Ernest, Ratzzenberger’s character in The Woodcarver, is down to earth and one that you will find yourself being drawn to. The movie deals with real life issues that many face like parenting, marriage, divorce, work integrity, and the loss of a loved one.
Matthew Stevenson is a troubled kid from a broken home. When he vandalizes the local church to get back at his parents, Matthew has to repair the damage to the church to avoid criminal charges. While working at the church, he meets Ernest (John Ratzenberger), an accomplished wood carver who created the intricate woodwork decoration that Matthew destroyed. Ernest has become something of a hermit, but reluctantly comes out of reclusion to help repair the church. Now Ernest and Matthew must work together to preserve the church’s beautiful antiquity, and along the way, they also manage to restore their faith in God and in life.
I will say that this is one movie that I could not find any faults with. Trust me, I looked. The only thing that was a little strange was the way the Baptist pastor dressed like a Catholic priest. My husband is a Baptist pastor, so of course I would notice something like that. Most people wouldn’t care. But honestly, I really enjoyed this movie. My oldest son commented about the ending; he didn’t like it. But without giving it away, I will say that I thought it was a good portrayal of the reality of life. It was very touching. So go rent it on March 13th and find out for yourself.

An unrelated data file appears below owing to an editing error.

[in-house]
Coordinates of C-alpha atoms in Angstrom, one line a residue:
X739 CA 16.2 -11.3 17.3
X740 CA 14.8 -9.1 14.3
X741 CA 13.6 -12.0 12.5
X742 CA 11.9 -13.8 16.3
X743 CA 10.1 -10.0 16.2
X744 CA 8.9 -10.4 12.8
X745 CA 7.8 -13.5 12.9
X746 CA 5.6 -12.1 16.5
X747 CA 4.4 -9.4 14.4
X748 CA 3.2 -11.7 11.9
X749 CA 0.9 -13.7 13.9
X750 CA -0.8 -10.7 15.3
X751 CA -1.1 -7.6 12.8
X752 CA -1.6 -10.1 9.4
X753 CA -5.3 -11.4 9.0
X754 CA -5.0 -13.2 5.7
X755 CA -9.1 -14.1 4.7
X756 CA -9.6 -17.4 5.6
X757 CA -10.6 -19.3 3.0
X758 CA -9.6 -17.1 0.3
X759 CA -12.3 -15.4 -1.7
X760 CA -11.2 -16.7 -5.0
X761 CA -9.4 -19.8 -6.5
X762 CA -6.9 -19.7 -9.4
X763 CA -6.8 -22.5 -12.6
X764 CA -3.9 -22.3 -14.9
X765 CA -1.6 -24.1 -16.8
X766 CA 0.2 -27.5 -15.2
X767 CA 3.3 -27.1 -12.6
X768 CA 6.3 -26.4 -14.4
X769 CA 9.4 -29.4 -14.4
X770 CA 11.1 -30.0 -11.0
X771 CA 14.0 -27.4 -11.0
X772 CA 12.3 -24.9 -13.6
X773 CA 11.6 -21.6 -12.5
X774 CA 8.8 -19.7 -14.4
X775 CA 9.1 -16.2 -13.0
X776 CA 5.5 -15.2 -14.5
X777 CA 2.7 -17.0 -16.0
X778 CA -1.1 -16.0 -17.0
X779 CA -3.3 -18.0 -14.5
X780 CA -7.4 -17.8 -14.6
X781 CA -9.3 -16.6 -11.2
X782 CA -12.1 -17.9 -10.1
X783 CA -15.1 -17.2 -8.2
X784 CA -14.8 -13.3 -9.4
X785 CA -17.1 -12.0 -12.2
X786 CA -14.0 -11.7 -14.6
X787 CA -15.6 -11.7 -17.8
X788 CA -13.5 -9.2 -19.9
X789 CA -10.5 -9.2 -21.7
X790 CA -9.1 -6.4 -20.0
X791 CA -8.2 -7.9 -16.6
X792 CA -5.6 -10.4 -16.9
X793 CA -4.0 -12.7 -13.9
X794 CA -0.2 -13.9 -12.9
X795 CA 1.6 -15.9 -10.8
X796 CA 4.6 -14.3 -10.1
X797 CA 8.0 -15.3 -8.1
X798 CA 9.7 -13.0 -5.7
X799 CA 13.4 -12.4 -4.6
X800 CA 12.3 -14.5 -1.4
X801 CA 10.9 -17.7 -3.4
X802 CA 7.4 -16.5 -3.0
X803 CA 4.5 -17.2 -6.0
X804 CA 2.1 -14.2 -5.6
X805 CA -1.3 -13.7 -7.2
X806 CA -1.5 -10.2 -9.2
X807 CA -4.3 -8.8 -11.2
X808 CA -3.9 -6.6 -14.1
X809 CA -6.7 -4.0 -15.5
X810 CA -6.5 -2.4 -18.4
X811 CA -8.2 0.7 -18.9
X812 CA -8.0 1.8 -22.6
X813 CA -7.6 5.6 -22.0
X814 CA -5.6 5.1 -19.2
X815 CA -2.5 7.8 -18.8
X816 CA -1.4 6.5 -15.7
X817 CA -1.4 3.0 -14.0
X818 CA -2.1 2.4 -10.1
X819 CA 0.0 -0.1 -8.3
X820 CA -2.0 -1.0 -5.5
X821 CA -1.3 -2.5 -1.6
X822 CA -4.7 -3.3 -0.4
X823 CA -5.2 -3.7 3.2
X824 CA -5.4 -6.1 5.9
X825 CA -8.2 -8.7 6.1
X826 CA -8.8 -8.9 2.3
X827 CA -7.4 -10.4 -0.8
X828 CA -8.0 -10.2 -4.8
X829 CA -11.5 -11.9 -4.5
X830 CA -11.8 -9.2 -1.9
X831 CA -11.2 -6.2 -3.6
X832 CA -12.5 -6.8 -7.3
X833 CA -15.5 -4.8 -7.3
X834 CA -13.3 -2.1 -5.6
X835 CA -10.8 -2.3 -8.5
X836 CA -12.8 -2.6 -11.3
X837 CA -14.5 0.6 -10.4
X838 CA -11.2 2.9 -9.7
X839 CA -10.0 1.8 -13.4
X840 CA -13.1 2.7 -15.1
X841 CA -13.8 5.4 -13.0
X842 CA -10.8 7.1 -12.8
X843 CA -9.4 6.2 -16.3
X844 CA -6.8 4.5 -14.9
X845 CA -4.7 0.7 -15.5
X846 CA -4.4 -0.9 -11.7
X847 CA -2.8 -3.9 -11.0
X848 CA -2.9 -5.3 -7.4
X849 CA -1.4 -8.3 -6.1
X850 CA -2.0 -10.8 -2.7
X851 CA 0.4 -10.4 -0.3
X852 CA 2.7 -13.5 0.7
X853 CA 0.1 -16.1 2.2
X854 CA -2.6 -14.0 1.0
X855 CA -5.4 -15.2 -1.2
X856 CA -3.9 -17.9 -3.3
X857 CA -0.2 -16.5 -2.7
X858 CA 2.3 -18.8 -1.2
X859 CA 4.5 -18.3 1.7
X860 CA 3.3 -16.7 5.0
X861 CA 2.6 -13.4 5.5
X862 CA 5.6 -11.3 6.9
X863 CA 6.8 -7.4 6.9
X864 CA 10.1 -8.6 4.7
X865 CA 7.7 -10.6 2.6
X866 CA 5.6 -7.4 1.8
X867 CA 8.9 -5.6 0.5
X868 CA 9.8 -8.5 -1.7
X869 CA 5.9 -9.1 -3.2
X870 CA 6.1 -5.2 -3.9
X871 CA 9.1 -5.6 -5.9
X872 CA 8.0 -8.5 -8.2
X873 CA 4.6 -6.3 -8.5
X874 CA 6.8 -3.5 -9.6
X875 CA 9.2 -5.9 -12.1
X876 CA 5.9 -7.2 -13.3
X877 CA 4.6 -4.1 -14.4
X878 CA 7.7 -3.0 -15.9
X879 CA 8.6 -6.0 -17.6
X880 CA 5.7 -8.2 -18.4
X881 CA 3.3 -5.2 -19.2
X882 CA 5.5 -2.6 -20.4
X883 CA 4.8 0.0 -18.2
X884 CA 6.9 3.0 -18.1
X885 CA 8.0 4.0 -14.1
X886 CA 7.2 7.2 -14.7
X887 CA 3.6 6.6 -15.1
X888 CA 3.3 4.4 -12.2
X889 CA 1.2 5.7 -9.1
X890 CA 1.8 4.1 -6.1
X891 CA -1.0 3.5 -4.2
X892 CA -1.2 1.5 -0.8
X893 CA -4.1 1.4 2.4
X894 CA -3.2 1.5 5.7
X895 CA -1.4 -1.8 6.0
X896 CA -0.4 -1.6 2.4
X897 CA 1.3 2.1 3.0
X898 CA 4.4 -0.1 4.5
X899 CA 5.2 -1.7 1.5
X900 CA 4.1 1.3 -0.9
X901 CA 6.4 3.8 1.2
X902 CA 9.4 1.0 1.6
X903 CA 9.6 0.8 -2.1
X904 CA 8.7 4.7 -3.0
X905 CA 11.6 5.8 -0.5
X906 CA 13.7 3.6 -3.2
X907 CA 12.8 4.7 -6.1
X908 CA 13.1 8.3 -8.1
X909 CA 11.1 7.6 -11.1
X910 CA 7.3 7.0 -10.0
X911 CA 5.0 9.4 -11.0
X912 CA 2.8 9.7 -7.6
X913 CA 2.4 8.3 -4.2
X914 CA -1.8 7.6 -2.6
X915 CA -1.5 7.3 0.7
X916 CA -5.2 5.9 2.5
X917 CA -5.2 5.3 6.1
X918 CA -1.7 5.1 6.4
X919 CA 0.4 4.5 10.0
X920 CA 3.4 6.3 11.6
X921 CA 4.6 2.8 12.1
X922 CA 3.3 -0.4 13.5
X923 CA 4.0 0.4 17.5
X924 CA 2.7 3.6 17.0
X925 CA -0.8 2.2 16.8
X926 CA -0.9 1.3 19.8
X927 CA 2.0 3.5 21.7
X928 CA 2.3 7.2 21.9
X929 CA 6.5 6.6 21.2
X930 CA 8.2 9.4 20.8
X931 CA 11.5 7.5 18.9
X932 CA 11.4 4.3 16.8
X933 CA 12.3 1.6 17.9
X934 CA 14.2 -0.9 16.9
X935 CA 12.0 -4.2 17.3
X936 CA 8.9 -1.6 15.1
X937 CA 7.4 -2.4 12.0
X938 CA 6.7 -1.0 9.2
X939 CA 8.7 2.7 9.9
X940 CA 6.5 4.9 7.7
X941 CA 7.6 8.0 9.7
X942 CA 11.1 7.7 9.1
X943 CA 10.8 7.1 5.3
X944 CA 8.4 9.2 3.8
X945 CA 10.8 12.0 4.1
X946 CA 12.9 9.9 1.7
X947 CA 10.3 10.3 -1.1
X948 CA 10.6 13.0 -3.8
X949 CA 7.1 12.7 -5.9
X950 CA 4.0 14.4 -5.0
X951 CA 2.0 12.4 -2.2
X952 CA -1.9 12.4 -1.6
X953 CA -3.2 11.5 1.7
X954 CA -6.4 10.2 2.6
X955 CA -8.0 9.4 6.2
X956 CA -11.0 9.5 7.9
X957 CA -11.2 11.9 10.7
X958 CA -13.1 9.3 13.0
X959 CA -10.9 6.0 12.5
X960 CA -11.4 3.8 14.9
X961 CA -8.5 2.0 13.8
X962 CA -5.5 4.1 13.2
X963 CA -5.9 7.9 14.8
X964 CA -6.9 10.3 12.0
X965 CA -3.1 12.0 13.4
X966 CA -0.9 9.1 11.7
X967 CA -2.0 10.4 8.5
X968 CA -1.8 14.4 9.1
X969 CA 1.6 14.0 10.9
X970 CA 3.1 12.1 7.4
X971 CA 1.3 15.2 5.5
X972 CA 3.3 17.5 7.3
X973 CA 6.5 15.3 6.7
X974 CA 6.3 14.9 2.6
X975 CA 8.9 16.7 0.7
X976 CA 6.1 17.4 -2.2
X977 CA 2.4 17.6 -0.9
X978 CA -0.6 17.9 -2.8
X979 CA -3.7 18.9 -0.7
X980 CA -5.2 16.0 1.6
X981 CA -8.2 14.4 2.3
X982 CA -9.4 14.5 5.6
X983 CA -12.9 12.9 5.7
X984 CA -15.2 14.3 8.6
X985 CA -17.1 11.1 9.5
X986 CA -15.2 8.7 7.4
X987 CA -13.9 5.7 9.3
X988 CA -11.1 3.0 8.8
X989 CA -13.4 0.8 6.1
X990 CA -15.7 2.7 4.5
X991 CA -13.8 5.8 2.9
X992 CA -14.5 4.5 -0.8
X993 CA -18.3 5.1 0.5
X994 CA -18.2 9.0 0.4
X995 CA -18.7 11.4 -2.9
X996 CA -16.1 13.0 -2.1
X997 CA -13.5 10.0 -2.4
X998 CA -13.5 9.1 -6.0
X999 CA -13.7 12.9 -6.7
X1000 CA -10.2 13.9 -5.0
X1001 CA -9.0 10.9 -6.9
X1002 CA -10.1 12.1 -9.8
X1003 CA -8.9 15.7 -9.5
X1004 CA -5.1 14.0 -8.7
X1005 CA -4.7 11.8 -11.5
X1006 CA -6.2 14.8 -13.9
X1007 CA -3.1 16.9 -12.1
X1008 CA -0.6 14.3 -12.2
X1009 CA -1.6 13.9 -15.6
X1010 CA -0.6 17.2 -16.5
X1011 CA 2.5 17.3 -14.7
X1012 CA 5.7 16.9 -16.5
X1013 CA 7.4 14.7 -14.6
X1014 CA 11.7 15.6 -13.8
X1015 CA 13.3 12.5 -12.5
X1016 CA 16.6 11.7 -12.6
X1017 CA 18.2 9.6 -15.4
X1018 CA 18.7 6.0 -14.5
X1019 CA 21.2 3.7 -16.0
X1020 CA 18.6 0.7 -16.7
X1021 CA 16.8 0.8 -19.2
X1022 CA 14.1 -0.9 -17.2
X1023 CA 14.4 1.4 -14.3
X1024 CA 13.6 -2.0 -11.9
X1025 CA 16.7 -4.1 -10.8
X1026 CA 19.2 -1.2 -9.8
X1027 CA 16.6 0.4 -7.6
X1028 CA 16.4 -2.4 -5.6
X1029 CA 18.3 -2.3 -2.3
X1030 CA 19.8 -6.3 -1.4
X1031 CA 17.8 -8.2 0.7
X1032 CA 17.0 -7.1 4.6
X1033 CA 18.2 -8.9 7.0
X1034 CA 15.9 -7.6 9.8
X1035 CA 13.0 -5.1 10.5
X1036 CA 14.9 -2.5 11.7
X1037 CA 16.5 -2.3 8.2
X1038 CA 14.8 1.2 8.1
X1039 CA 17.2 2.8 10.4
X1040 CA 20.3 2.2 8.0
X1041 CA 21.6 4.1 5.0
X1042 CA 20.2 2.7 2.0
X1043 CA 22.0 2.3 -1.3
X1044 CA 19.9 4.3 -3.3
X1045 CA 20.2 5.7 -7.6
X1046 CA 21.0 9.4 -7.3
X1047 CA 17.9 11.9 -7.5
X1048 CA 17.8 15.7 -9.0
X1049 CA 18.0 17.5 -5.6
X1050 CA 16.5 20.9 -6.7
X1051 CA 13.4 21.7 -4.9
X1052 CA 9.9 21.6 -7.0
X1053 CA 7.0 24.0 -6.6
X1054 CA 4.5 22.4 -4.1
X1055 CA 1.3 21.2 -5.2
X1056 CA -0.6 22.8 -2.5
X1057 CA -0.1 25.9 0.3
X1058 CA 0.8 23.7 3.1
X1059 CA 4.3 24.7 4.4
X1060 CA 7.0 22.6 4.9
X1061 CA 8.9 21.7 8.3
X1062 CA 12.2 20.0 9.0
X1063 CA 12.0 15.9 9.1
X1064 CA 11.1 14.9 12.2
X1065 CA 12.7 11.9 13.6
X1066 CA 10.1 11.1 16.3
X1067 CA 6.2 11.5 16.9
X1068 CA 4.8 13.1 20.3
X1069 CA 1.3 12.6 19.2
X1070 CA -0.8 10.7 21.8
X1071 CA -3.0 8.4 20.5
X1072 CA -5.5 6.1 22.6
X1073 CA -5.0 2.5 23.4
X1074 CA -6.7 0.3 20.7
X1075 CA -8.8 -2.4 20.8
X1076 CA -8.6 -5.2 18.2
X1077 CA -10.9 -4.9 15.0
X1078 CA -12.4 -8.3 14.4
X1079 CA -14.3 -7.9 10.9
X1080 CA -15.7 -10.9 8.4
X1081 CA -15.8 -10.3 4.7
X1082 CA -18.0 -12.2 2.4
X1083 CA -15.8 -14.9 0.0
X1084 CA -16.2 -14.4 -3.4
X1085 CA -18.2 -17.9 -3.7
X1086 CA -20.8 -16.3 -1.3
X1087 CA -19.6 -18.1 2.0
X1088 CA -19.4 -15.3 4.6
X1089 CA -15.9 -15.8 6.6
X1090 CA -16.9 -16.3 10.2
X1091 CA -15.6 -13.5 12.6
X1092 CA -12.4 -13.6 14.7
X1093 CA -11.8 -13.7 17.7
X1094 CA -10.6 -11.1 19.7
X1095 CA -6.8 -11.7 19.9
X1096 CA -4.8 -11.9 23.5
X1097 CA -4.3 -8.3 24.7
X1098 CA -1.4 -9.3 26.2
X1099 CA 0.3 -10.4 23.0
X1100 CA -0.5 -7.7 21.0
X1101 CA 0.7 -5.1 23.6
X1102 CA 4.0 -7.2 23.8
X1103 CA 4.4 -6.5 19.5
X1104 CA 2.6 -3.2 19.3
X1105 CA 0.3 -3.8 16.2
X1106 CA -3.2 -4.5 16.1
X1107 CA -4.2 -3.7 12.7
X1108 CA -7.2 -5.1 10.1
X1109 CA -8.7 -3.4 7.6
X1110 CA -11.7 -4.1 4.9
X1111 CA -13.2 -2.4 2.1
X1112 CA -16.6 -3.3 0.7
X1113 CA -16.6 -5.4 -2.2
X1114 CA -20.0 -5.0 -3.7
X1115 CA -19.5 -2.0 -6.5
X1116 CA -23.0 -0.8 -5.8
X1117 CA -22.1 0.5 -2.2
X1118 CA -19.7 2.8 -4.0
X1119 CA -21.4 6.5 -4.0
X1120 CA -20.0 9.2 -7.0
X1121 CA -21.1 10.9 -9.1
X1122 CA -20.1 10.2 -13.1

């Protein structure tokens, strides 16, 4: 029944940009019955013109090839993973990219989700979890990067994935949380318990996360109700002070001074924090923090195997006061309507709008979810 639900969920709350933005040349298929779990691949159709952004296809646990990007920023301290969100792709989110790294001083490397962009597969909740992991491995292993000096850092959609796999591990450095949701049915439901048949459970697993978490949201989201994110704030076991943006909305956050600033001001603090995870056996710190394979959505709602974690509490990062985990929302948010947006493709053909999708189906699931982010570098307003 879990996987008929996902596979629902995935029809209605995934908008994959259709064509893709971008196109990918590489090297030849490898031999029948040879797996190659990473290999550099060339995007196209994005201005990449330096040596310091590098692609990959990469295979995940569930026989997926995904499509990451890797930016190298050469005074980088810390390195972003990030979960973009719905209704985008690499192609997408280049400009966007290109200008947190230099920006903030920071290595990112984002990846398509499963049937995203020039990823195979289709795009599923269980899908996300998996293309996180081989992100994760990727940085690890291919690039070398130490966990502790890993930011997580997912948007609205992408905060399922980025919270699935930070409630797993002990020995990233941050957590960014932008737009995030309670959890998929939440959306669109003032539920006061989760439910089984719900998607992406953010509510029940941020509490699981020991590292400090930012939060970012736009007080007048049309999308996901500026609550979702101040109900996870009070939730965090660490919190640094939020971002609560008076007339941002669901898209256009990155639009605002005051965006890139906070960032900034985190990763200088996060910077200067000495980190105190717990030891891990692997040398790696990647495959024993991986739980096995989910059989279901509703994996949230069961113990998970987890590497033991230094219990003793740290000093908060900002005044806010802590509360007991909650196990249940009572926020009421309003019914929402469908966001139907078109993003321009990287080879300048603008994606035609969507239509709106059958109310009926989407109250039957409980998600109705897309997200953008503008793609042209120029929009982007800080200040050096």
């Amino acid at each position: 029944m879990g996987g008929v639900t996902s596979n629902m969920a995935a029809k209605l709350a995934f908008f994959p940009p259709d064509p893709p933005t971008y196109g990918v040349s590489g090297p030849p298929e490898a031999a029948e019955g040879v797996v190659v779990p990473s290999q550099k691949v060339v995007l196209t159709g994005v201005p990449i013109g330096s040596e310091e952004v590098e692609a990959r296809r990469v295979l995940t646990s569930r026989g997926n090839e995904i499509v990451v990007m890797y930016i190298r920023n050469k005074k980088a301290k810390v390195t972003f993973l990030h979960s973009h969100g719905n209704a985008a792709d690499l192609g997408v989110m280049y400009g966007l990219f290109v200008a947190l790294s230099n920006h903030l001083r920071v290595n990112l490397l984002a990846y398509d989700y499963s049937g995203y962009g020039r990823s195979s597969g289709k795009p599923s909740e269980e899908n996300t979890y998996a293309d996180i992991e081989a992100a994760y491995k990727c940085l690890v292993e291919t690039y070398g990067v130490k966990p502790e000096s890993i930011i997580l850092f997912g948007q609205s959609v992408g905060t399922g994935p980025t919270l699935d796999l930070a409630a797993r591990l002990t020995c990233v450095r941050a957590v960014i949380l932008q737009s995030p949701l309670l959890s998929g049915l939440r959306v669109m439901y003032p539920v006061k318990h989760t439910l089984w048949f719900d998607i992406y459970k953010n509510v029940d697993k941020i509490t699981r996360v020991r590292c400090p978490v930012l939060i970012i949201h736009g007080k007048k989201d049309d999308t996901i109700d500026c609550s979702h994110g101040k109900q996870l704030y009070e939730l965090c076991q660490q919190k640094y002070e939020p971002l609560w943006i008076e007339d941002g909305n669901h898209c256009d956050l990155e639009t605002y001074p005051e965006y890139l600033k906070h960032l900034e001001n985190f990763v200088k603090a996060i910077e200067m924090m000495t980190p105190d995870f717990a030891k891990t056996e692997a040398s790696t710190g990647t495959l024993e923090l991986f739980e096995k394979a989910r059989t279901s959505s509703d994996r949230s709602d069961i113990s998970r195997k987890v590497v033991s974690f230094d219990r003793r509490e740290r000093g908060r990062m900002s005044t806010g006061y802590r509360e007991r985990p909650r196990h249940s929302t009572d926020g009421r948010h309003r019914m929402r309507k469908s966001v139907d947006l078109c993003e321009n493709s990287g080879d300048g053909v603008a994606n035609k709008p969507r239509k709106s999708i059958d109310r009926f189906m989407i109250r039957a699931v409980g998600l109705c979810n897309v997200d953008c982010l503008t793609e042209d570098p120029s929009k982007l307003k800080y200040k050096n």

The movie tagline is “Restoring their faith in God and in Life”. So a word to movie producers, keep up the good work by producing more movies like The Woodcarver and my faith just might be restored in the movie industry.
** I wish I could send everyone a copy of this DVD, but I only have one to give away. So leave a comment and I’ll pick one winner on March 13th to receive The Woodcarver DVD.
Disclaimer: I received “The Woodcarver” DVD in exchange for an honest review. I do not receive any other form of compensation for the reviews posted on this blog.